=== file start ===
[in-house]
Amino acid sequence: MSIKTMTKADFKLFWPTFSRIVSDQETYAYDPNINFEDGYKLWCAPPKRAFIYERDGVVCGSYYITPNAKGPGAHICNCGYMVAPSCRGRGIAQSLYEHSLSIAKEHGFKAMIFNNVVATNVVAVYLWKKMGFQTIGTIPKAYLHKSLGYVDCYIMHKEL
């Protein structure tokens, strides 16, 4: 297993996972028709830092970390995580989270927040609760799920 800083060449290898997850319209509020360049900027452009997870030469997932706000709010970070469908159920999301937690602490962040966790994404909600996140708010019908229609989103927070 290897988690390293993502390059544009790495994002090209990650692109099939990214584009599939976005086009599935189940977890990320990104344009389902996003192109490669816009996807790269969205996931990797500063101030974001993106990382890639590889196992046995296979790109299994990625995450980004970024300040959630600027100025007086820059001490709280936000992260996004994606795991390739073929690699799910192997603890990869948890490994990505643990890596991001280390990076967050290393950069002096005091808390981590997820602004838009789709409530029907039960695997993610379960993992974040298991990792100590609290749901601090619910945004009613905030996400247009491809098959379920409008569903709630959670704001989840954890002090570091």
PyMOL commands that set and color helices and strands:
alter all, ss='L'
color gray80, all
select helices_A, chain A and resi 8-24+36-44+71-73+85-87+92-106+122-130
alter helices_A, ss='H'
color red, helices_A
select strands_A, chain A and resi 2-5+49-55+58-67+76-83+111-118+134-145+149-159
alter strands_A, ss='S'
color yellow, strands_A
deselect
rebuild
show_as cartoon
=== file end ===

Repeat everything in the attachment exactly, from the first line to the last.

[in-house]
Amino acid sequence: MSIKTMTKADFKLFWPTFSRIVSDQETYAYDPNINFEDGYKLWCAPPKRAFIYERDGVVCGSYYITPNAKGPGAHICNCGYMVAPSCRGRGIAQSLYEHSLSIAKEHGFKAMIFNNVVATNVVAVYLWKKMGFQTIGTIPKAYLHKSLGYVDCYIMHKEL
């Protein structure tokens, strides 16, 4: 297993996972028709830092970390995580989270927040609760799920 800083060449290898997850319209509020360049900027452009997870030469997932706000709010970070469908159920999301937690602490962040966790994404909600996140708010019908229609989103927070 290897988690390293993502390059544009790495994002090209990650692109099939990214584009599939976005086009599935189940977890990320990104344009389902996003192109490669816009996807790269969205996931990797500063101030974001993106990382890639590889196992046995296979790109299994990625995450980004970024300040959630600027100025007086820059001490709280936000992260996004994606795991390739073929690699799910192997603890990869948890490994990505643990890596991001280390990076967050290393950069002096005091808390981590997820602004838009789709409530029907039960695997993610379960993992974040298991990792100590609290749901601090619910945004009613905030996400247009491809098959379920409008569903709630959670704001989840954890002090570091």
PyMOL commands that set and color helices and strands:
alter all, ss='L'
color gray80, all
select helices_A, chain A and resi 8-24+36-44+71-73+85-87+92-106+122-130
alter helices_A, ss='H'
color red, helices_A
select strands_A, chain A and resi 2-5+49-55+58-67+76-83+111-118+134-145+149-159
alter strands_A, ss='S'
color yellow, strands_A
deselect
rebuild
show_as cartoon